Our focus on the Transgender Day of Remembrance has been mostly national in nature. However, the day commemorates lives lost internationally, which this year reach tragically reach as high as 30 known transgender people lost to violence.
Recent reports from the United Kingdom are highlighting the ways in which transgender people are being remembered. Along with vigils and marches, some transgender advocates are taking the day to link the high numbers to a lack of non-discrimination laws. Among them are unions, such as the Trades Union Congress (TUC) that campaigns for "a fair deal at work and for social justice at home and abroad."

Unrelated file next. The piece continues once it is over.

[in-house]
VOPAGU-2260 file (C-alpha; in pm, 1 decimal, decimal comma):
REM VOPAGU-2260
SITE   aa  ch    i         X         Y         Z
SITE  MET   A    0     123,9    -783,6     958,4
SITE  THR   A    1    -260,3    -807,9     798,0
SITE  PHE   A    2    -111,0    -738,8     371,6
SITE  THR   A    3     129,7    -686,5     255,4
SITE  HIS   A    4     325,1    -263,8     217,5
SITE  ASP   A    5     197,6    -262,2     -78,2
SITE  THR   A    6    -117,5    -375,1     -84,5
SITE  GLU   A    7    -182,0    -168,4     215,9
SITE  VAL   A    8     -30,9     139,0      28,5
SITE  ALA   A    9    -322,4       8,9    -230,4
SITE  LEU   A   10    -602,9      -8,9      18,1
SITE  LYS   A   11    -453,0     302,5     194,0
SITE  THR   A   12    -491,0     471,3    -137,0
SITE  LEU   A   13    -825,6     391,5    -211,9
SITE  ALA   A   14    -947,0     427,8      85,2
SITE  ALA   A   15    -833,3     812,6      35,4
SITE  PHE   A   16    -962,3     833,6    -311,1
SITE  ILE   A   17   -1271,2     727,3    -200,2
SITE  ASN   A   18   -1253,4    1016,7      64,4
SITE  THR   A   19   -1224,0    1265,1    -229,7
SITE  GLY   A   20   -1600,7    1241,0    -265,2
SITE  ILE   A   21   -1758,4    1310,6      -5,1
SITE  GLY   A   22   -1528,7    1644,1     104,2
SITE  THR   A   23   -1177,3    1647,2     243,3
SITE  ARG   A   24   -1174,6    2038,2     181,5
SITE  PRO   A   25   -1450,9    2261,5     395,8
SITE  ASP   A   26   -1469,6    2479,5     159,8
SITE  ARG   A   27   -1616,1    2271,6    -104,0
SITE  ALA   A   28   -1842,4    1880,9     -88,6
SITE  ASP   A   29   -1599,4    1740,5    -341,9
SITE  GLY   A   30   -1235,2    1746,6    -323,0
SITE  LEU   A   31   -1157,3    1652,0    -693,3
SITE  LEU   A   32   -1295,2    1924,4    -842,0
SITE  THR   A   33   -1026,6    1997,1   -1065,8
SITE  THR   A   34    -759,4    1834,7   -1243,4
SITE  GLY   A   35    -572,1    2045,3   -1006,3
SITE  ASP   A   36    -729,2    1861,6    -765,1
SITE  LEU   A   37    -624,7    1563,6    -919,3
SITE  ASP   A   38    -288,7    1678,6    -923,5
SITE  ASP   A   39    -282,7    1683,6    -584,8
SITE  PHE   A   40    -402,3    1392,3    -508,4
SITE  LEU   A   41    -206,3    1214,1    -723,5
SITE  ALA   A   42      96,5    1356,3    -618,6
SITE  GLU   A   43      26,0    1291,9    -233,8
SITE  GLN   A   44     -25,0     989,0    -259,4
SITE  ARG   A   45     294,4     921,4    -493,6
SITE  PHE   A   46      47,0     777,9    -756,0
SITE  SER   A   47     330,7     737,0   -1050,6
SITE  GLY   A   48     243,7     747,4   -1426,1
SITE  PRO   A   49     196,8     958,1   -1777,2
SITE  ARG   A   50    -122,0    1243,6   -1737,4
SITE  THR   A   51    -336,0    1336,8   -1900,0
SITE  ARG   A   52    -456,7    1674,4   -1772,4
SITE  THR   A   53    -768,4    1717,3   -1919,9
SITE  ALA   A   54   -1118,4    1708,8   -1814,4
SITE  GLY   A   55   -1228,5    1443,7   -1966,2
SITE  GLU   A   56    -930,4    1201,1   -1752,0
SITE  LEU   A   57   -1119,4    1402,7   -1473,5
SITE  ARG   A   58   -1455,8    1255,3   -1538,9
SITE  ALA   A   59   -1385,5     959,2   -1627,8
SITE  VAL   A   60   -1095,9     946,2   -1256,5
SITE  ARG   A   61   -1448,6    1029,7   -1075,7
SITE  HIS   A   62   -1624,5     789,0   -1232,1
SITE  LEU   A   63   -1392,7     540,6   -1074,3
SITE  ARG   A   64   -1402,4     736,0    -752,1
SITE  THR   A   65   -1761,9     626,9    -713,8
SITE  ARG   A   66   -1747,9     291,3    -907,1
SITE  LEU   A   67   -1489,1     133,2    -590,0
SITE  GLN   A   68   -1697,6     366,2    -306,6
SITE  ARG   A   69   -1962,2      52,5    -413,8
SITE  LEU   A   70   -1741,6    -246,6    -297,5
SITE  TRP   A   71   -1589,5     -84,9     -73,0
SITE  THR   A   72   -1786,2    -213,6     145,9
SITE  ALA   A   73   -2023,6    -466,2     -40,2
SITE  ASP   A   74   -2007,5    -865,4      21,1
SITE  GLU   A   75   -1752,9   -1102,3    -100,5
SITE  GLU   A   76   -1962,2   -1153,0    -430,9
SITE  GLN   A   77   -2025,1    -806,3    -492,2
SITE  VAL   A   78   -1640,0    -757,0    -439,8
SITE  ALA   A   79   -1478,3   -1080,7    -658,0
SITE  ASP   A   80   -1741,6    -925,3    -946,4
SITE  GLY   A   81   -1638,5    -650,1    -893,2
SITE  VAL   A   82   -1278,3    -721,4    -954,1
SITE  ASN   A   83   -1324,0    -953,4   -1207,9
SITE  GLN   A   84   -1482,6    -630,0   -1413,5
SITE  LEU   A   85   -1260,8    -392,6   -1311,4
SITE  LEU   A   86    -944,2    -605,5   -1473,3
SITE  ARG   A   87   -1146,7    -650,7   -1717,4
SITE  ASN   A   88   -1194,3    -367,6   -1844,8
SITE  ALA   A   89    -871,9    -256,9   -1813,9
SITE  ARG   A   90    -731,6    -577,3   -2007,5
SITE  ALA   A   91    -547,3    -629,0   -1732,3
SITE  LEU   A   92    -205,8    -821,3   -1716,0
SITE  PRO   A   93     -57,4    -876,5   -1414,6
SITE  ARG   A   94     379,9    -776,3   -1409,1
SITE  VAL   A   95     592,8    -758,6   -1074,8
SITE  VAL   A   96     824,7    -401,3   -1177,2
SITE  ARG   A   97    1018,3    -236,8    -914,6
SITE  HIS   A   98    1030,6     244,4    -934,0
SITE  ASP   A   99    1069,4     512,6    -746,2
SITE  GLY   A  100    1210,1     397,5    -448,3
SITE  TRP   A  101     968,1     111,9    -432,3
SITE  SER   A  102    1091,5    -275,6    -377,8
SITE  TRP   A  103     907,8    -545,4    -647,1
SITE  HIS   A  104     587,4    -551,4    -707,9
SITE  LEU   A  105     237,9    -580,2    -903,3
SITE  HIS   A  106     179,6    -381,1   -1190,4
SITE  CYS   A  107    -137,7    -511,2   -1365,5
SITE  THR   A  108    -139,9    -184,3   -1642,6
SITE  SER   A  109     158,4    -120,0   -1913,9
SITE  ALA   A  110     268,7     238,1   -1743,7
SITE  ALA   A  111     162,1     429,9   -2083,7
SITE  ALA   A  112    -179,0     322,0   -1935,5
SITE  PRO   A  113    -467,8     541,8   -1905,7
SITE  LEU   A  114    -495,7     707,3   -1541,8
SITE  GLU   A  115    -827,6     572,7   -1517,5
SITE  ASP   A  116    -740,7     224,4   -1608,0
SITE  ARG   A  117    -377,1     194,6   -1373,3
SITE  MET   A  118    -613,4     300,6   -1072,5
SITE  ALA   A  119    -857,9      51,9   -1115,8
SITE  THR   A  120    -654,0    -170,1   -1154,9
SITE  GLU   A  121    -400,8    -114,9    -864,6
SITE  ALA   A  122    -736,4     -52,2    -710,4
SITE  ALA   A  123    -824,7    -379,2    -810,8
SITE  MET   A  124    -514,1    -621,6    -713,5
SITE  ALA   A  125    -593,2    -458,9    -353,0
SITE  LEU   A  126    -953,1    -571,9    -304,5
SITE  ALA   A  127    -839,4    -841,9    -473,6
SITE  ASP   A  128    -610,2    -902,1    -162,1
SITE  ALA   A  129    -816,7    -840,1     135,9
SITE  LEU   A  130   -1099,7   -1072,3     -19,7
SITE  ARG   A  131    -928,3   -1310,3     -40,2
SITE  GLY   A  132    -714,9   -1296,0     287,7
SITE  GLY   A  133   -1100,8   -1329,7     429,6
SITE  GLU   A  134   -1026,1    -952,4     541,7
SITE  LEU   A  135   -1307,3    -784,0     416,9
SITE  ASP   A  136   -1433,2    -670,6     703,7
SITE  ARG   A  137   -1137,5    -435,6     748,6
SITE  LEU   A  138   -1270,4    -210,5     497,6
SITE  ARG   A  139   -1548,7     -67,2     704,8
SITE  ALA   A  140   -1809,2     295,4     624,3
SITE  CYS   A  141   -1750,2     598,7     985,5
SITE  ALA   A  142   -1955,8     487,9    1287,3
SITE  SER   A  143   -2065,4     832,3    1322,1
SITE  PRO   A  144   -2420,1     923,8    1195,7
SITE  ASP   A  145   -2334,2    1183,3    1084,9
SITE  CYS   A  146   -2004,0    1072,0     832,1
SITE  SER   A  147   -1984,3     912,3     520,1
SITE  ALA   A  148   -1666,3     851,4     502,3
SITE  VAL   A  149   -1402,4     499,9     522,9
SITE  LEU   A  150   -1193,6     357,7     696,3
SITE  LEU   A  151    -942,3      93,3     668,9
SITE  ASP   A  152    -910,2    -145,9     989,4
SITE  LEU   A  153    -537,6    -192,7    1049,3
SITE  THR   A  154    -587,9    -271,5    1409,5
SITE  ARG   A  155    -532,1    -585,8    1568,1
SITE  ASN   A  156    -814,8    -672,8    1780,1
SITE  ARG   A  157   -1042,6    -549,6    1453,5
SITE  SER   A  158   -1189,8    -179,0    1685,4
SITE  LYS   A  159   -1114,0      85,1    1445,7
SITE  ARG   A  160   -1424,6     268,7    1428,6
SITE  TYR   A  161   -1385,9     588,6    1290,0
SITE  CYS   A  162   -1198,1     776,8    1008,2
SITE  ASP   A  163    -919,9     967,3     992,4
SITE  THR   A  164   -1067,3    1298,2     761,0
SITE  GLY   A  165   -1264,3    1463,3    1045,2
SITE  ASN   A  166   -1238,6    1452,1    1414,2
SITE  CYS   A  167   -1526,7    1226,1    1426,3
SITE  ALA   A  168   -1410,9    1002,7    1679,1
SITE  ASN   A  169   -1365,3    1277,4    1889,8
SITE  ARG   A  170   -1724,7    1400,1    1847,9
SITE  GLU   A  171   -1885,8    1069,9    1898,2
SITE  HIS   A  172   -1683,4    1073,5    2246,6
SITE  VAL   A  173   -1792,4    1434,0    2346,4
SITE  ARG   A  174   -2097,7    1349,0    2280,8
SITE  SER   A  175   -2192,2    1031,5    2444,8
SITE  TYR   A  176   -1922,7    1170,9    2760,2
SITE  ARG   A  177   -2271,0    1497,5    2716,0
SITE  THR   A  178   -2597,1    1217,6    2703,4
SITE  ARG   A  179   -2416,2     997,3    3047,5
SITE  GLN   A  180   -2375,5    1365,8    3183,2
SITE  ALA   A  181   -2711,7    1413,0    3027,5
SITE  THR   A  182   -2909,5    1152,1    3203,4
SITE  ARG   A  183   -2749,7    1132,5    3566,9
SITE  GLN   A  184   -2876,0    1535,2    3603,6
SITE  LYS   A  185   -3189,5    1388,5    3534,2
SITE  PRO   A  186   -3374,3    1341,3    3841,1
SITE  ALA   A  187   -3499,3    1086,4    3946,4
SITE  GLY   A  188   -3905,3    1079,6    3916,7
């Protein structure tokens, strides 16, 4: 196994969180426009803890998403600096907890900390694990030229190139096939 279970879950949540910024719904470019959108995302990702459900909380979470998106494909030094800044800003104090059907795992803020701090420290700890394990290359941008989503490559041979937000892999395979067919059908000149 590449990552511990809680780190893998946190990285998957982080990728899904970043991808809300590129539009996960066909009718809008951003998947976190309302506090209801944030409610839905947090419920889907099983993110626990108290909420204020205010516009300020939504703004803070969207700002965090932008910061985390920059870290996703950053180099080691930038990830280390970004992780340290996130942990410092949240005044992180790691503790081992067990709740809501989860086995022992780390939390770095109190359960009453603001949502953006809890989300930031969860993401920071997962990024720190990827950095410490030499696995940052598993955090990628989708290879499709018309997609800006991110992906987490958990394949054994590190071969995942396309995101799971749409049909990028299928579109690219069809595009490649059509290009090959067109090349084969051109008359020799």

In an article from Gay News UK, the TUC called for an end to discrimination against transgender people in the workplace. In a press release from today, the TUC stated that the murder rates of 2008 directly correspond to a lack of education and protections.
"The murderous attacks on trans people worldwide - and the assaults we know take place in Britain - show that this community faces prejudice and bigotry," said TUC General Secretary Brendan Barber said last night.
"If Britain is to be a truly equal and inclusive society we need to understand the issues facing trans people, and develop practical steps to end discrimination in workplaces, and in society at large."